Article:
New Arts Outpost in Kensington: The Papermill Community for the Arts
Building a new arts space anywhere is a gamble, but building one on a residential elbow street in Kensington is, in the words of the new Papermill Community for the Arts’ resident artist John Rosenberg, “sink or swim.” For the 2010 Philly Fringe John is putting up Cheap Guy HOF, Class of 2010, a collection of six short plays about cheap guys at the Papermill Theater. The play will be both the native Californian’s Philly debut and Papermill’s inaugural theater performance.
The historic but newly re-imagined space was once a paper mill (hence the name) at 2825 Ormes Street, three blocks from the Somerset El stop. The gigantic brick façade rises from a block of classic dilapidated Philly row houses and sidewalks with large weeds growing out of the cracks.
“I want an energy here, a variety of mediums,” say Karyn Vetter, one of the building’s owners who works in real estate. Her and partner Yoel Wulfhart’s plan for the building is to create a “Studioville” where all kinds of artists can have a space to work in for whatever they can afford. At this stage the top three floors of the five-story building, which in the interim between paper mill and arts space was used as a gigantic illegal nightclub, are mostly empty and the bottom floor is divided between gallery and theater space. ‘s Papier-mâché sculptures filled the gallery when we visited, and ‘s photography exhibition is next. Over the new wall that divides the bottom floor, John is working with contractors to build risers for the swanky dark wood and leather chairs left over from the building’s nightclub days, install air conditioning, and light the space for his show.
“We could spend thousand of dollars on lighting, but we’ve decided to light it to celebrate the fact that it’s a warehouse,” he says. The high ceilings, exposed brick walls, and heavy sliding wooden doors are flexible enough to be made intimate with dividers for Cheap Guy HOF, or left open so that “if people want to put on a fucking opera, they can,” says John. He’s dipping into his retirement fund to help renovate the warehouse for his own work and for the future work of other writers and directors. “Space is a huge cost of putting up a work . . . it’s exciting and terrifying to have my own space.”
Click more to explore the Papermill Community for the Arts’ other four floors.
Upstairs on the second story, walls are being built to divide studio spaces, and Karyn says that artists also have the option of simply chalking off the area they want. The sheer size of the open room—each floor is about 6400 square feet—begs to be filled with the bustle of projects and rehearsals. What walls already have been built don’t reach the top of the 18-foot ceilings, and as a breeze blows in through the cracked and missing panes of the floor-to-ceiling windows (they’re being replaced with new ones), it’s easy to imagine the empty space filled with the cacophony of sound of many artists at work. A brick sculptor and glass blower are already lined up, but are waiting for the freight elevator to be installed before they move in.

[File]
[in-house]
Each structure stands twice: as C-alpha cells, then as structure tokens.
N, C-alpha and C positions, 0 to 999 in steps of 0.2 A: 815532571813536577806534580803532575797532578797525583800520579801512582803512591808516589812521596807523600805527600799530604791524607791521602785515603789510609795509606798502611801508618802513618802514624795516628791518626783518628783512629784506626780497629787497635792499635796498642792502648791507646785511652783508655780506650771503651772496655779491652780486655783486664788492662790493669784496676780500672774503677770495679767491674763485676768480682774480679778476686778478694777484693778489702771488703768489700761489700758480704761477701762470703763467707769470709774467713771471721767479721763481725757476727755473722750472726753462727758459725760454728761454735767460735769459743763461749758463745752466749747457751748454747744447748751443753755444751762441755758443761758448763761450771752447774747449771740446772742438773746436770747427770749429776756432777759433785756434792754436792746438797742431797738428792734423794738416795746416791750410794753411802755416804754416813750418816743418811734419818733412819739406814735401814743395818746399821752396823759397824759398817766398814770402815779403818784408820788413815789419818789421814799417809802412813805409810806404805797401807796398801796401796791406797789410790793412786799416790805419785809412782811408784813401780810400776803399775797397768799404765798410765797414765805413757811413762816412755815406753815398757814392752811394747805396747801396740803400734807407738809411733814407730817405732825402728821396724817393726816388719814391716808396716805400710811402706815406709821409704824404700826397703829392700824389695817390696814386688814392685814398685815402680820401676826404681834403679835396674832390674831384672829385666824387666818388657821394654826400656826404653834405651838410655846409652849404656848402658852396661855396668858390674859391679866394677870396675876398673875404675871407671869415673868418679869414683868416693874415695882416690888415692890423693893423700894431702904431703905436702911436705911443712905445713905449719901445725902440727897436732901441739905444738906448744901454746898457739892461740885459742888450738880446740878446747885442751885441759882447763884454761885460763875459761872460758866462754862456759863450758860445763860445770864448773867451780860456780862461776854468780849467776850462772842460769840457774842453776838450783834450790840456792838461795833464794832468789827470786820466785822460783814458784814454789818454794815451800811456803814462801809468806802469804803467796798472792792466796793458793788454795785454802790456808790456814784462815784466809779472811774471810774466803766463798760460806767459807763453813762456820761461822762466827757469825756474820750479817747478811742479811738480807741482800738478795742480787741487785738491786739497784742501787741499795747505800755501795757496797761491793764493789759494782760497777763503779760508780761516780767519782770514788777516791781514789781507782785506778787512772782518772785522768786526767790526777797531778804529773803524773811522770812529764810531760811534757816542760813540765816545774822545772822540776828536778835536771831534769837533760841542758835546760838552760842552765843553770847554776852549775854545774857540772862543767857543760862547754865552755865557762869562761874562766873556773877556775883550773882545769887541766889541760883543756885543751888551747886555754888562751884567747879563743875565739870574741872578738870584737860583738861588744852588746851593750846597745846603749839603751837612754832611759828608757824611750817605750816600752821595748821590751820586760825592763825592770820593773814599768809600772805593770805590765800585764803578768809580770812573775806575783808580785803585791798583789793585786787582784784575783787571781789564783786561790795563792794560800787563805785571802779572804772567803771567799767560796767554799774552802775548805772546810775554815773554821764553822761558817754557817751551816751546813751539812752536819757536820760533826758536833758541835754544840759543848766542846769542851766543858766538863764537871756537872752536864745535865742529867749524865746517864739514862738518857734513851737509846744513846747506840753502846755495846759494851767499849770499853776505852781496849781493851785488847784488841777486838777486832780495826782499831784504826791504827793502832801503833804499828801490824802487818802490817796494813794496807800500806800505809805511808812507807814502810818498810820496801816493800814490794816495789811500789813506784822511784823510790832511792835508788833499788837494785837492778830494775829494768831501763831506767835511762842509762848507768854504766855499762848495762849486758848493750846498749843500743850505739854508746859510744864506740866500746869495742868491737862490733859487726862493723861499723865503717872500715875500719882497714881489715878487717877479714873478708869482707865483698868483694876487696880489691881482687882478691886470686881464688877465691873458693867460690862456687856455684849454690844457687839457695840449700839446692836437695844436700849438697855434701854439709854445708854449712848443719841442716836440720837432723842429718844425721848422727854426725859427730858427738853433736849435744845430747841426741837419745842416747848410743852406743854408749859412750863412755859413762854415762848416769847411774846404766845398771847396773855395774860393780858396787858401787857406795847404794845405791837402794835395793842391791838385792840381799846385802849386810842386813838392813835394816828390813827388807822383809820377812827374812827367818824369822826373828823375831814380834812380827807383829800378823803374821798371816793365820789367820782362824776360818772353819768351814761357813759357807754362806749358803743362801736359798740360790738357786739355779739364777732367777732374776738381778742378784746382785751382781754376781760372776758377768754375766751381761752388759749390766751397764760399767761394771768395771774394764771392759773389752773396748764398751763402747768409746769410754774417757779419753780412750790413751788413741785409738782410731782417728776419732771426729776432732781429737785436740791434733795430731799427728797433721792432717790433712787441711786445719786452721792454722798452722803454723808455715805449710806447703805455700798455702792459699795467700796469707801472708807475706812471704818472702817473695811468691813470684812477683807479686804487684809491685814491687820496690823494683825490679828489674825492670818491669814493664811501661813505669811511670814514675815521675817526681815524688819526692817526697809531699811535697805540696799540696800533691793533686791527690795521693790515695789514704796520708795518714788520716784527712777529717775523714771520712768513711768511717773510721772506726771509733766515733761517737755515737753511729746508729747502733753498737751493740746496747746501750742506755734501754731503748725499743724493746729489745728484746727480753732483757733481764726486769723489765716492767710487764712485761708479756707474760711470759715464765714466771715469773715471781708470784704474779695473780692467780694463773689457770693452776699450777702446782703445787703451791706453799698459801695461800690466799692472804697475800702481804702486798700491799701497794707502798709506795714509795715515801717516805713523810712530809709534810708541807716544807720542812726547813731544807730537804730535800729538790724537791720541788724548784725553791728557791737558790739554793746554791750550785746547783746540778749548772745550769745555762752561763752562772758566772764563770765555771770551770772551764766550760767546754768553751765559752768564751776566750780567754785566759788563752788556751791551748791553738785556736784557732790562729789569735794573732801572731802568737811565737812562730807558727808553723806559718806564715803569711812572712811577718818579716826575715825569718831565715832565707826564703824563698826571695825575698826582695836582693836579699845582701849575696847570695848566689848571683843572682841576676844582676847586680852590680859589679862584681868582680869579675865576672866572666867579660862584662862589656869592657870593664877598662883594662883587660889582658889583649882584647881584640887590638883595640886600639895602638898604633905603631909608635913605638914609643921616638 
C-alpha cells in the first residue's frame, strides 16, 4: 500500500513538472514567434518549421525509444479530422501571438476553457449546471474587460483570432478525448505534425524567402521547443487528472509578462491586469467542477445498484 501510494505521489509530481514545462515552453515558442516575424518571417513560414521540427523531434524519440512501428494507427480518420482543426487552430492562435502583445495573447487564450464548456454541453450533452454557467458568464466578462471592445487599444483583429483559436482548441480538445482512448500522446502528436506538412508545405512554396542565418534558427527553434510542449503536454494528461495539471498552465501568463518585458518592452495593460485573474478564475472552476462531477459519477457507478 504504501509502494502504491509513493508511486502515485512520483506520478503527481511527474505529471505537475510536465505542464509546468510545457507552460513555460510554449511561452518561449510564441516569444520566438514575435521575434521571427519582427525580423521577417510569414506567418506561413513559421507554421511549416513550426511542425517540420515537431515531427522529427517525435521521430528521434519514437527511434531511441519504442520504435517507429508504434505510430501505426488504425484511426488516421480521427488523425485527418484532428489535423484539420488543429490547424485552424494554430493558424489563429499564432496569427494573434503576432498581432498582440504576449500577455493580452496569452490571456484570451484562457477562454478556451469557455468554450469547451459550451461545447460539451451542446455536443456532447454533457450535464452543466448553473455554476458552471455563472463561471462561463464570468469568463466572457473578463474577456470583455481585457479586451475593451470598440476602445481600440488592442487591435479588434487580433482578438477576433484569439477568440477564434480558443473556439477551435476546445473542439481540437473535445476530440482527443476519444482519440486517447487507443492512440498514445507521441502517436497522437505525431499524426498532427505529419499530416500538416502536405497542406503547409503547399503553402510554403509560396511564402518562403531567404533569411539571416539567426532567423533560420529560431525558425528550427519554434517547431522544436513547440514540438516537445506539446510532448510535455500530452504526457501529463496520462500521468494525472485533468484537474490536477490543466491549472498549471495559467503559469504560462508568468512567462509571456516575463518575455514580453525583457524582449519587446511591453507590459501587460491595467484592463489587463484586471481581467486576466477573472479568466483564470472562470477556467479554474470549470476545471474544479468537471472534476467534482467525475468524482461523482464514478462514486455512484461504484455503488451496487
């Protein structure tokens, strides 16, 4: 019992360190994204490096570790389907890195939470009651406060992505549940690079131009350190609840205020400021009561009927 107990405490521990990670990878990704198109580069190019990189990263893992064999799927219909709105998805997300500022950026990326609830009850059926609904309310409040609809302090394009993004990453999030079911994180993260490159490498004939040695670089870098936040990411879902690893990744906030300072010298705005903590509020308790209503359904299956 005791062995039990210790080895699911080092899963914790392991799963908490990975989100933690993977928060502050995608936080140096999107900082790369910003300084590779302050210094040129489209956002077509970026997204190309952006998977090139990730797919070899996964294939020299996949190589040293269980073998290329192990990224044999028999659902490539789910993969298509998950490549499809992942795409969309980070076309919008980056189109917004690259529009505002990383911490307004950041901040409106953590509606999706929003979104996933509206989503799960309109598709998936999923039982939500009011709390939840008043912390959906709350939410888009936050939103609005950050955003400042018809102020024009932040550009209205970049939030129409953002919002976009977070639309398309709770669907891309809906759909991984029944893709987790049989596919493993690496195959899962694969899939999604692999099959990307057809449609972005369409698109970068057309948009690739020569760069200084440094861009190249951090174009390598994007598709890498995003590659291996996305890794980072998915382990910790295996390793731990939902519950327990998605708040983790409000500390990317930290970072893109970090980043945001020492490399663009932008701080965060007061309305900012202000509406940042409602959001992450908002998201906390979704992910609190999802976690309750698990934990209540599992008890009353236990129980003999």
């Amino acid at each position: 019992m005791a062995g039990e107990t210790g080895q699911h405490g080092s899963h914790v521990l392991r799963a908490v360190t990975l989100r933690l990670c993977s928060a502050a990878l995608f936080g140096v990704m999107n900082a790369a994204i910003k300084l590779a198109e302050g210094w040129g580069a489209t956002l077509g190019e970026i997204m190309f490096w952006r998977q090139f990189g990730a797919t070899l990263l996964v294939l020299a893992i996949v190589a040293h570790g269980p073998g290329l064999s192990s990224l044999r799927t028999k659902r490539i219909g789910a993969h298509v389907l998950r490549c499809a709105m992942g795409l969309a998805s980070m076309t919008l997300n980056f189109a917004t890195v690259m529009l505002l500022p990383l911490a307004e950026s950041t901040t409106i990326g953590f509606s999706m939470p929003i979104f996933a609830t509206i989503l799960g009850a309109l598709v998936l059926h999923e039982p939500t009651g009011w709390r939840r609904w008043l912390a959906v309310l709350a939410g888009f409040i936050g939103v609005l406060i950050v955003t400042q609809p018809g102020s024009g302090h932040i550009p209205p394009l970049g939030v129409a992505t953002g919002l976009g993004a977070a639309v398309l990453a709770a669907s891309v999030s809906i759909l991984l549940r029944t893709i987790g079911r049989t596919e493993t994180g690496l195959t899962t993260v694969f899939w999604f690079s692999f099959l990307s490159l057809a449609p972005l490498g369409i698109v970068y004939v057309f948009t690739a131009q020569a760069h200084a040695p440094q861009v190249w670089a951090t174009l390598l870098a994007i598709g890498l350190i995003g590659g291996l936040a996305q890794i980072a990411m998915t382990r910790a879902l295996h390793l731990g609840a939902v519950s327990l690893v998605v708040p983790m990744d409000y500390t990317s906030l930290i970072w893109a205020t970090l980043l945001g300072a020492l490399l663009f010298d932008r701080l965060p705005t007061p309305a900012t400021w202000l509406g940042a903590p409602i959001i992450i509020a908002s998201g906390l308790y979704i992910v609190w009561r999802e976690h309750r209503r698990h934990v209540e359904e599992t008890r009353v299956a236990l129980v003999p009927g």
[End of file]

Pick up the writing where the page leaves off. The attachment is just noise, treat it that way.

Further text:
Karyn’s “office”— arguably the coolest office I’ve ever seen— is really two desks sitting smack in the middle of a vast expanse—the otherwise empty third floor&mdashnext to a stained-glass window suspended from the ceiling.
“I love my office. When the wind blows this window spins around like the Wizard of Oz,” she says. “Every once in a while I get a pigeon.” She plans for the Papermill to have free wi-fi for artists, vending machines, and a tool barn, where users can store and swap gear. From this high, the views of the Ben Franklin Bridge, city skyline, church spires, and the El train rumbling by are spectacular. “If you need to contemplate anything you can just stare out the window,” Karyn says. It’s the kind of place that makes you feel much farther from everything than you really are.
There’s no doubt, however, that getting people to the Papermill will be a challenge.
“Walking Fish is sort of the last outpost and we’re further along.” says John, but he seems hopeful that the adjoining parking lot and proximity to the El will help. “It’s hard to get people to go to the theater anyway. It’ll be a combination of begging people and cheap tickets and the fact that the stuff we produce is really good.”
Karyn hopes to not only bring artists to the area, but to involve the local community as well. “As part of working here inexpensively, we want artists to volunteer a couple hours one day a week to teach their trade to local people in the area, mostly children,” she says, and also plans to work with the area schools.
She’s already found success with their other space, Indoor Rooftop Studios at North Second and Cecil B. Moore Streets, which has public screen printing and darkroom facilities.
“The owners support the arts, they’re not slum lords. If this thing doesn’t take off right away, they’re not gonna turn it into condos,” says John. “But I think with time and dedication it can definitely take off.”
If you’re interested in renting a space or looking for a venue visit Papermill’s facebook group or call Karyn Vetter at 215.687.8391
Cheap Guy HOF, Class of 2010 runs from September 4th – 18th at The Papermill Community for the Arts, 2825 Ormes Street.
Photos by Josh McIlvain.